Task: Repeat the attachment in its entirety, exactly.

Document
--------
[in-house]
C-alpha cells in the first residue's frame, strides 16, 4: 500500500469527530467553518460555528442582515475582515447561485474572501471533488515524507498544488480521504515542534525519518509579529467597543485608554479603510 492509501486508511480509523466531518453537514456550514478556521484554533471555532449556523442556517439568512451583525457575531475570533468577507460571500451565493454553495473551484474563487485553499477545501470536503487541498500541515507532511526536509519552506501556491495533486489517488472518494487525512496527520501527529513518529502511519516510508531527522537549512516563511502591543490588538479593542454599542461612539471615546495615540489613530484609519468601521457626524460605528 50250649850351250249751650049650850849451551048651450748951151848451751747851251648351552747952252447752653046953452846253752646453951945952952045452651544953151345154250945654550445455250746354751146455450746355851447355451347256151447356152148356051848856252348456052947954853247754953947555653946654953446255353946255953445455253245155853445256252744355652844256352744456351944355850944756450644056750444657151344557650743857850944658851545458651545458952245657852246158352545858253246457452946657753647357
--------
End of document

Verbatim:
[in-house]
C-alpha cells in the first residue's frame, strides 16, 4: 500500500469527530467553518460555528442582515475582515447561485474572501471533488515524507498544488480521504515542534525519518509579529467597543485608554479603510 492509501486508511480509523466531518453537514456550514478556521484554533471555532449556523442556517439568512451583525457575531475570533468577507460571500451565493454553495473551484474563487485553499477545501470536503487541498500541515507532511526536509519552506501556491495533486489517488472518494487525512496527520501527529513518529502511519516510508531527522537549512516563511502591543490588538479593542454599542461612539471615546495615540489613530484609519468601521457626524460605528 50250649850351250249751650049650850849451551048651450748951151848451751747851251648351552747952252447752653046953452846253752646453951945952952045452651544953151345154250945654550445455250746354751146455450746355851447355451347256151447356152148356051848856252348456052947954853247754953947555653946654953446255353946255953445455253245155853445256252744355652844256352744456351944355850944756450644056750444657151344557650743857850944658851545458651545458952245657852246158352545858253246457452946657753647357